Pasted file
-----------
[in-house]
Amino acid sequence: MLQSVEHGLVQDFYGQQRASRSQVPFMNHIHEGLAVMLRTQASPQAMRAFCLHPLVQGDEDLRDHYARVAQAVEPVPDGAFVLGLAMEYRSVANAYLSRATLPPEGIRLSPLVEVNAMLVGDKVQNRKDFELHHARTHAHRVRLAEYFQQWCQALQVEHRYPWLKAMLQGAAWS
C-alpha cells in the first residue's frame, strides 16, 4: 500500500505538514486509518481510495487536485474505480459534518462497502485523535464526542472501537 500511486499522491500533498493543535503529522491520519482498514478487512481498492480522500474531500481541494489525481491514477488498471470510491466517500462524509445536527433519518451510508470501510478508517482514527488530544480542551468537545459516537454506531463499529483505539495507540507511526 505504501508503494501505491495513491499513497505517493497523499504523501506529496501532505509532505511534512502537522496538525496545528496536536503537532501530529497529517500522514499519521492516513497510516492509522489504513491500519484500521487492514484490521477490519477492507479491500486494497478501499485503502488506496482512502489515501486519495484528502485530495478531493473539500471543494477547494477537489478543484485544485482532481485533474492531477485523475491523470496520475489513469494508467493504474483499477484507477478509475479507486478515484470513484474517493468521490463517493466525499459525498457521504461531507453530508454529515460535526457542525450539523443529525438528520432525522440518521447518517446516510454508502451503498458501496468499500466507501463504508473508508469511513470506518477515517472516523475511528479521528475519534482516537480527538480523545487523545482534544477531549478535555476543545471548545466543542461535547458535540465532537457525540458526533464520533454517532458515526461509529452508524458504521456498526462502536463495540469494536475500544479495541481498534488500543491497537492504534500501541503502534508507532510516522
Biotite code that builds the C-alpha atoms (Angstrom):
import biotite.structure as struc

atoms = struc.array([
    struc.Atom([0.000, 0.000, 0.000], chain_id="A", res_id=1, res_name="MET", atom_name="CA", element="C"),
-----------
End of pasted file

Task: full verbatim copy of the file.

[in-house]
Amino acid sequence: MLQSVEHGLVQDFYGQQRASRSQVPFMNHIHEGLAVMLRTQASPQAMRAFCLHPLVQGDEDLRDHYARVAQAVEPVPDGAFVLGLAMEYRSVANAYLSRATLPPEGIRLSPLVEVNAMLVGDKVQNRKDFELHHARTHAHRVRLAEYFQQWCQALQVEHRYPWLKAMLQGAAWS
C-alpha cells in the first residue's frame, strides 16, 4: 500500500505538514486509518481510495487536485474505480459534518462497502485523535464526542472501537 500511486499522491500533498493543535503529522491520519482498514478487512481498492480522500474531500481541494489525481491514477488498471470510491466517500462524509445536527433519518451510508470501510478508517482514527488530544480542551468537545459516537454506531463499529483505539495507540507511526 505504501508503494501505491495513491499513497505517493497523499504523501506529496501532505509532505511534512502537522496538525496545528496536536503537532501530529497529517500522514499519521492516513497510516492509522489504513491500519484500521487492514484490521477490519477492507479491500486494497478501499485503502488506496482512502489515501486519495484528502485530495478531493473539500471543494477547494477537489478543484485544485482532481485533474492531477485523475491523470496520475489513469494508467493504474483499477484507477478509475479507486478515484470513484474517493468521490463517493466525499459525498457521504461531507453530508454529515460535526457542525450539523443529525438528520432525522440518521447518517446516510454508502451503498458501496468499500466507501463504508473508508469511513470506518477515517472516523475511528479521528475519534482516537480527538480523545487523545482534544477531549478535555476543545471548545466543542461535547458535540465532537457525540458526533464520533454517532458515526461509529452508524458504521456498526462502536463495540469494536475500544479495541481498534488500543491497537492504534500501541503502534508507532510516522
Biotite code that builds the C-alpha atoms (Angstrom):
import biotite.structure as struc

atoms = struc.array([
    struc.Atom([0.000, 0.000, 0.000], chain_id="A", res_id=1, res_name="MET", atom_name="CA", element="C"),